In New Haven, the idea of Dionysian delight comes in plastic bottles and boxes. But in this little Elm City, there’s a beacon of hope for the fading sommelier creeping underneath the salacious beer-craving post-adolescent in all of us. From the outside, Wine Thief looks like a “paradiso del vino” — an urban oasis: spacious and bright, neatly assorted with all the shades of burgundy, rosé and marigold. After a fake tour of the store, I did some “thinking” and pretended to know what I was buying, expecting the best four wines on the planet from a grab bag of glass bottles. After sipping some wine and analyzing its complex flavors, I present to you a list that would make Dionysus anxious for a glass of red:
Venta de Don Quijote (2008, Sauvignon Blanc)
The taste and bouquet just scream of Spain, but the land of the ancestors disappoints. Too acidic. How can something that smells like a prison toilet taste so much like really bad Mott’s Apple Juice? It’s like your Aunt left some juice boxes in the fridge after your third cousin’s birthday blowout and tried to pass them off to you as high-class hard cider. Cheap and ungrateful. My editor says: “Disgusting.”
Barbera d’Alba (2008, Barbera)
Italia brings me this tangy flow of grape juice, staining my teeth with tannins as if I just took a bite of blackberries. Speaking of berries, the wine also contains a very fragrant smell, like a fresh bushel straight out of my grandmother’s imaginary farm. Greatness. If you’re trying to look classy on a college budget, for eight bucks you will be the dandiest chum in the back lot of SigEp.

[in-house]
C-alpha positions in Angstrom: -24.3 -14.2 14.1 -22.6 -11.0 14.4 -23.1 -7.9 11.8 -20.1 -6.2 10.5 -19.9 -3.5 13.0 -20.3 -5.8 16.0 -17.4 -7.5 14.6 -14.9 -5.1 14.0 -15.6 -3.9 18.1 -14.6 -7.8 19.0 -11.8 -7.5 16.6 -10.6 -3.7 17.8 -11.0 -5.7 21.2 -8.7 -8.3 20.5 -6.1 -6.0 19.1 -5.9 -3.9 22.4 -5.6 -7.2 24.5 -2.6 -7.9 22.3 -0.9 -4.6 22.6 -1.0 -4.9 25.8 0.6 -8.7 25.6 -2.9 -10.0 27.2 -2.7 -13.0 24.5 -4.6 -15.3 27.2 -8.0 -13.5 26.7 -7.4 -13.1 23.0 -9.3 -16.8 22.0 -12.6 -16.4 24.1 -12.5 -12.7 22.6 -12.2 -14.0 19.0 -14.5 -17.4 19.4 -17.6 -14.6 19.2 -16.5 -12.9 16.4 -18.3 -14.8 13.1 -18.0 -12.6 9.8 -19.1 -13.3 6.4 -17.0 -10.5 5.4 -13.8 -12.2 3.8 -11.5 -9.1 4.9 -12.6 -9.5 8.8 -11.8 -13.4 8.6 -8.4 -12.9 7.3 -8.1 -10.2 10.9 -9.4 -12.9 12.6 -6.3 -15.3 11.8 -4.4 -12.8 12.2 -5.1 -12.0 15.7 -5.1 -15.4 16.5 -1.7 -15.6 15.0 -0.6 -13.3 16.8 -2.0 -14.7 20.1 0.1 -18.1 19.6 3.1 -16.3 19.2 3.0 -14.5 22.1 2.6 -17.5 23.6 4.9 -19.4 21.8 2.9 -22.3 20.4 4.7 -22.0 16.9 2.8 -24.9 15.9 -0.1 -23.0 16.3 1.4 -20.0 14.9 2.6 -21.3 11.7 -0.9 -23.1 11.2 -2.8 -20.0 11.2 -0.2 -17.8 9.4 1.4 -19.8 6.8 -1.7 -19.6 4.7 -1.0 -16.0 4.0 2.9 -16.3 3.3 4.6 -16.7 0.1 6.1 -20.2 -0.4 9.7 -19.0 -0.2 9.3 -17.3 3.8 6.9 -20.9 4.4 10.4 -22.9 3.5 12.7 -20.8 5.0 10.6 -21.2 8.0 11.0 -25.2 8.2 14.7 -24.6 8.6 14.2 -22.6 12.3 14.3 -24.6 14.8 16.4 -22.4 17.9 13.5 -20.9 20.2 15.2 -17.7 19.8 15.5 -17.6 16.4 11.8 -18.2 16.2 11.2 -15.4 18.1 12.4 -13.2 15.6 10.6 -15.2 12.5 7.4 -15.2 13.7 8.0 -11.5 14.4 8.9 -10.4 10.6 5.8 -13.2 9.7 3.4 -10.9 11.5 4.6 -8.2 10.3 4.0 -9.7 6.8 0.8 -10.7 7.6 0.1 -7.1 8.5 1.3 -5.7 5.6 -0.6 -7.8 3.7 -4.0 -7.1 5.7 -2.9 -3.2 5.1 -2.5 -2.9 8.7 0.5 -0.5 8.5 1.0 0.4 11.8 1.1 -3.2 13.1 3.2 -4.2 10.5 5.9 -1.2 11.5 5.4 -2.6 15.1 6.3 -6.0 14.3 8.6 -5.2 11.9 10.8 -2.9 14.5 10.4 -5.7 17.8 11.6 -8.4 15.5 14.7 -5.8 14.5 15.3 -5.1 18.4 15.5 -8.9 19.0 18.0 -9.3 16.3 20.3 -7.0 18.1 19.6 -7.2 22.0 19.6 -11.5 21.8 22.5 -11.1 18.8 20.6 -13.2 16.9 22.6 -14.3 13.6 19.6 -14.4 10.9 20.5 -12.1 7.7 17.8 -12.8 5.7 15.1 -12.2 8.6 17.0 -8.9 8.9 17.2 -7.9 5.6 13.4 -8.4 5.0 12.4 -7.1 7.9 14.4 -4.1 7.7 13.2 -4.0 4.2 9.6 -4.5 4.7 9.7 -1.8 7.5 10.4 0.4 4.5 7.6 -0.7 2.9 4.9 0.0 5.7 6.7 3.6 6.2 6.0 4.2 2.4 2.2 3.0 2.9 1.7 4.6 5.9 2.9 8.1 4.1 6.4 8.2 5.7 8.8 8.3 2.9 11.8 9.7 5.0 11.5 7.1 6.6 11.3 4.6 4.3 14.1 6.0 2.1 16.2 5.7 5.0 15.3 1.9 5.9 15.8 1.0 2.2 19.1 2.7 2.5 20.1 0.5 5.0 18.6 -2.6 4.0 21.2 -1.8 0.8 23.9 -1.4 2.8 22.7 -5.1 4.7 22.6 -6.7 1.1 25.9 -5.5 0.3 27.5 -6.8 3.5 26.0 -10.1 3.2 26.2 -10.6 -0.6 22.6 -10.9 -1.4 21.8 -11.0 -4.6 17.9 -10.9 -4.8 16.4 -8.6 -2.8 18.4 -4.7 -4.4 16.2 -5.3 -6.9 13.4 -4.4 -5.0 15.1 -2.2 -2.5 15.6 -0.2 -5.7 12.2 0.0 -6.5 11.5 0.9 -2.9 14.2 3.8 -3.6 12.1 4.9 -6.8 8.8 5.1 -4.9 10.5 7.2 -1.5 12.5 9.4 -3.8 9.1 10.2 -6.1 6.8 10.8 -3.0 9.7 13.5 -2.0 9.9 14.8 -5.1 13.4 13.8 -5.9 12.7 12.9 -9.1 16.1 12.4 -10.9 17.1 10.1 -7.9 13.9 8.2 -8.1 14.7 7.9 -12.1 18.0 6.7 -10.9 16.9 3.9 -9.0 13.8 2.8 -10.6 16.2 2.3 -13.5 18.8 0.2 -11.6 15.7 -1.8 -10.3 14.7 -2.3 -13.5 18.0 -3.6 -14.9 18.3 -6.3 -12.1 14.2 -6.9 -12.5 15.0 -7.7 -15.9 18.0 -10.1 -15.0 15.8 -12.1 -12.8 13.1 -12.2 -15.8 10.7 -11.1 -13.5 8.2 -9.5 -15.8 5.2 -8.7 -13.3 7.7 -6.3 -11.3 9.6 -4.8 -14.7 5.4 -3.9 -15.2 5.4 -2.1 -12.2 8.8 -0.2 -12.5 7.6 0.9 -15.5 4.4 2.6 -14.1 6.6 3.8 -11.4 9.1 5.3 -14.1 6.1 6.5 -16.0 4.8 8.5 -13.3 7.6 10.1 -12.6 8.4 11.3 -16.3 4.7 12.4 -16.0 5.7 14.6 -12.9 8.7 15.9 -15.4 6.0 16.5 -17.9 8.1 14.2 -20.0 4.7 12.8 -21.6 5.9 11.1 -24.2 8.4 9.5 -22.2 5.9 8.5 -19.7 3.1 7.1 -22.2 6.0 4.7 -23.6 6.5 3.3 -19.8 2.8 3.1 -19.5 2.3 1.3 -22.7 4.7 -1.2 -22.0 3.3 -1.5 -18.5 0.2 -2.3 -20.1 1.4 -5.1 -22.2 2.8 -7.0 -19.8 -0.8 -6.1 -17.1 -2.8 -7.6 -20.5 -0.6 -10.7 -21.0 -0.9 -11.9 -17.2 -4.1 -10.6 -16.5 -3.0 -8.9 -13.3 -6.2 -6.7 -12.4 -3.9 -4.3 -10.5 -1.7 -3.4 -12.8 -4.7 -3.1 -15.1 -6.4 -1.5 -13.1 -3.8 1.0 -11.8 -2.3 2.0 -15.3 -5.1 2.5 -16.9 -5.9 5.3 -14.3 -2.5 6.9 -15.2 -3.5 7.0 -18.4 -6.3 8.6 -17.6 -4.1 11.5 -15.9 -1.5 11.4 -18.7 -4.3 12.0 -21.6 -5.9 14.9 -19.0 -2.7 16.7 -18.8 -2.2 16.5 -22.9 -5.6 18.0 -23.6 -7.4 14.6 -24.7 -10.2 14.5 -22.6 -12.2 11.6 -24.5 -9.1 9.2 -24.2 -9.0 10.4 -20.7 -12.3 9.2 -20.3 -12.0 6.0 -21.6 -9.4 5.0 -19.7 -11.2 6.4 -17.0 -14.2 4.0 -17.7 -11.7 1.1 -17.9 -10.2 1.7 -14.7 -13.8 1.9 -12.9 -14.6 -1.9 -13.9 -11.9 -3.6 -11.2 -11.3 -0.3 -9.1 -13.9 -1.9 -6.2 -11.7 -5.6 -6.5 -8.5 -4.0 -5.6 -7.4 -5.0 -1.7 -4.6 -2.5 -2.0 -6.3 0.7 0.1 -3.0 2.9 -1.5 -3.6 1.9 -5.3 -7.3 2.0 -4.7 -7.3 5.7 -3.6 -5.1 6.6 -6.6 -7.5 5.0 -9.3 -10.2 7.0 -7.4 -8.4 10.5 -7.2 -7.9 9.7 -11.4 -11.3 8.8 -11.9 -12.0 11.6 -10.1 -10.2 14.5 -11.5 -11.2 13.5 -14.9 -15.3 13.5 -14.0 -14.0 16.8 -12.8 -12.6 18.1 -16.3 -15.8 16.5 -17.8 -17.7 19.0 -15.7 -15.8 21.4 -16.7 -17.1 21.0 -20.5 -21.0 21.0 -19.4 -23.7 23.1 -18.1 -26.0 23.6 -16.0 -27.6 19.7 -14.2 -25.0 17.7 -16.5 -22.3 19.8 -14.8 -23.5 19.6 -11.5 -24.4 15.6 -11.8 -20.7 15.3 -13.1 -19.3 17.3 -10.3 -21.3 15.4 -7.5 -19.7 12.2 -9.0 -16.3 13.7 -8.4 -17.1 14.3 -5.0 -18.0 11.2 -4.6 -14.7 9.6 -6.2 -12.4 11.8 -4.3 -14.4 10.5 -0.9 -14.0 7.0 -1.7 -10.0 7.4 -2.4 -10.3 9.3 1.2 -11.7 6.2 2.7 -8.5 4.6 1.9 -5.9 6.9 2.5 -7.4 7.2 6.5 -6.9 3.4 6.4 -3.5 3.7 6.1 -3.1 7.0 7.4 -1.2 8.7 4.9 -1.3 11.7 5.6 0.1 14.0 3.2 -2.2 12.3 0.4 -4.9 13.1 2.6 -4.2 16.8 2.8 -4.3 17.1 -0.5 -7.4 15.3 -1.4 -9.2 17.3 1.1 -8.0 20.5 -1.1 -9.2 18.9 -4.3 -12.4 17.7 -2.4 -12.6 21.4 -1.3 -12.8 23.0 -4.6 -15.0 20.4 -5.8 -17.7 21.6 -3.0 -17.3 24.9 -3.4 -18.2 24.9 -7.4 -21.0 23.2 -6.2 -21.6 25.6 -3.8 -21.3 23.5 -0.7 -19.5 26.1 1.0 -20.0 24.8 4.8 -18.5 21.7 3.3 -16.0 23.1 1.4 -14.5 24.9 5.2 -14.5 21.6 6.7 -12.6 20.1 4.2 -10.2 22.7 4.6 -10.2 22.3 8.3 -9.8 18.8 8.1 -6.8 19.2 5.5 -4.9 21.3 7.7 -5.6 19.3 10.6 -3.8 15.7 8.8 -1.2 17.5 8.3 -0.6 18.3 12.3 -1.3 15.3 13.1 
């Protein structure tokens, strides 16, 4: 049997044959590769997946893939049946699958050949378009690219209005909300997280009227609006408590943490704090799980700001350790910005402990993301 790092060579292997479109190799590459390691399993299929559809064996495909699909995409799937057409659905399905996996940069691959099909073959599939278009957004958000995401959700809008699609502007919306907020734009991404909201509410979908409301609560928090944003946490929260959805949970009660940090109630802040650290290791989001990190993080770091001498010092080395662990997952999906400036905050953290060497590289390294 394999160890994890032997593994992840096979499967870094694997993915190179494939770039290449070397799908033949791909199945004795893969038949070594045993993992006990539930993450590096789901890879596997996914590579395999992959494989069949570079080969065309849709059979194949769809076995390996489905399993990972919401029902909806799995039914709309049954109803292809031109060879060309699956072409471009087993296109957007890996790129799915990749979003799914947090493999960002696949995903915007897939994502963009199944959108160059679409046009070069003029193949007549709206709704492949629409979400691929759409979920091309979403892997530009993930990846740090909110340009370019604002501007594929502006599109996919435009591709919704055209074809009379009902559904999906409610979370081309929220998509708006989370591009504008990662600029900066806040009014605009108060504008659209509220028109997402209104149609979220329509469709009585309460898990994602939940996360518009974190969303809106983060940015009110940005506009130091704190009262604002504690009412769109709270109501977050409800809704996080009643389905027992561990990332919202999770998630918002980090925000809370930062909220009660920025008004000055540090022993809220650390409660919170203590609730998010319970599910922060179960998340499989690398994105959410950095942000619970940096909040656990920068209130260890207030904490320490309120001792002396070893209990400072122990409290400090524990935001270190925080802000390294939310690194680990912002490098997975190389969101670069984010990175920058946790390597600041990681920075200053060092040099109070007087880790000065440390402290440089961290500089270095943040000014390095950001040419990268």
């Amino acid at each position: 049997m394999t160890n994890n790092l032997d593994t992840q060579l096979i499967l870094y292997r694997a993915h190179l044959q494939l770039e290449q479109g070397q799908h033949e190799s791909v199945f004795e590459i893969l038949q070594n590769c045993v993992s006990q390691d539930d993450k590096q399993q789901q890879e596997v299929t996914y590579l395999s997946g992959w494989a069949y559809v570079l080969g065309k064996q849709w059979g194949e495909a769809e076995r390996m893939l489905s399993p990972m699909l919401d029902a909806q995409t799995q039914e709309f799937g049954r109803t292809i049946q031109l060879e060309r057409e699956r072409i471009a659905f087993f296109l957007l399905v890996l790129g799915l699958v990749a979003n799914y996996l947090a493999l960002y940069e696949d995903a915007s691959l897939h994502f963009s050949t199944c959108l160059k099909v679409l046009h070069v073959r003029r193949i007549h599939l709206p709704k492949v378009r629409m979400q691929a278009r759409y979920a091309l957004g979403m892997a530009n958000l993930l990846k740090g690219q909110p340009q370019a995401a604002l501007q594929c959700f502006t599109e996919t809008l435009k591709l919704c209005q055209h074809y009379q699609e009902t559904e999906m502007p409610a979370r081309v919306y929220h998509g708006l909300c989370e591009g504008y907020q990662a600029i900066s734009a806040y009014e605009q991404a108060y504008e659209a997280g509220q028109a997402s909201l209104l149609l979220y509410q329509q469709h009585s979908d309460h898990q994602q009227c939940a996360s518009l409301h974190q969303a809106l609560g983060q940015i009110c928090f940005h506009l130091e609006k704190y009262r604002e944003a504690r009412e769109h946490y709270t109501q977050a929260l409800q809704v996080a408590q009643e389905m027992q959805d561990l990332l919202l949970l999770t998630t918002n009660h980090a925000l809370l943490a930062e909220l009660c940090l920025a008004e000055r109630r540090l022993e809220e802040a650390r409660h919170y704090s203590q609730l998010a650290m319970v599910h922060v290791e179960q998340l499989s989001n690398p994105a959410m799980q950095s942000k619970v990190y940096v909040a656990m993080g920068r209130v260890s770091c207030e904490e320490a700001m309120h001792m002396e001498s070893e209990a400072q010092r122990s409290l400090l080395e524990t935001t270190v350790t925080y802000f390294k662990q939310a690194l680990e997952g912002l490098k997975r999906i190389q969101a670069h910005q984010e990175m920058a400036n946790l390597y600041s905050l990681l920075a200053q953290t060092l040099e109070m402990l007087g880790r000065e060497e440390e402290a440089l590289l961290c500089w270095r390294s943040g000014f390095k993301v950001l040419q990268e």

Il Bacio (2008, Chardonnay)
I have been duped. What was supposed to be a light, fruity flavor whetting my palate instead hit my tongue like a leaky car battery. What else should I expect from a wine with a screw cap? Might as well be cooking wine. A second opinion confirms my assessment: “It’s terrible. It sucks. I want to break this effing bottle and throw it out the window.”
Terracita (2008, Tempranillo)
Back to Spain again. This is the epitome of earthy, cheap vino. It’s bearable, albeit the holistic beverage occasionally overwhelms the senses like an incense-filled, spiced-out hippie broth. Regardless, it beats slapping a bag of Franzia to the lips, anytime.
My findings at Wine Thief lead to one major conclusion: College is not for wine, and will never be. Enologists should never step foot in New Haven. Stay in Napa, Bordeaux and in cozy Chilean haciendas amid exquisite vineyards. From now on, I’ll just pocket my $8, throw on my ink-stained Latin American jeans and cuddle my plastic Dubra bottle till nevermore.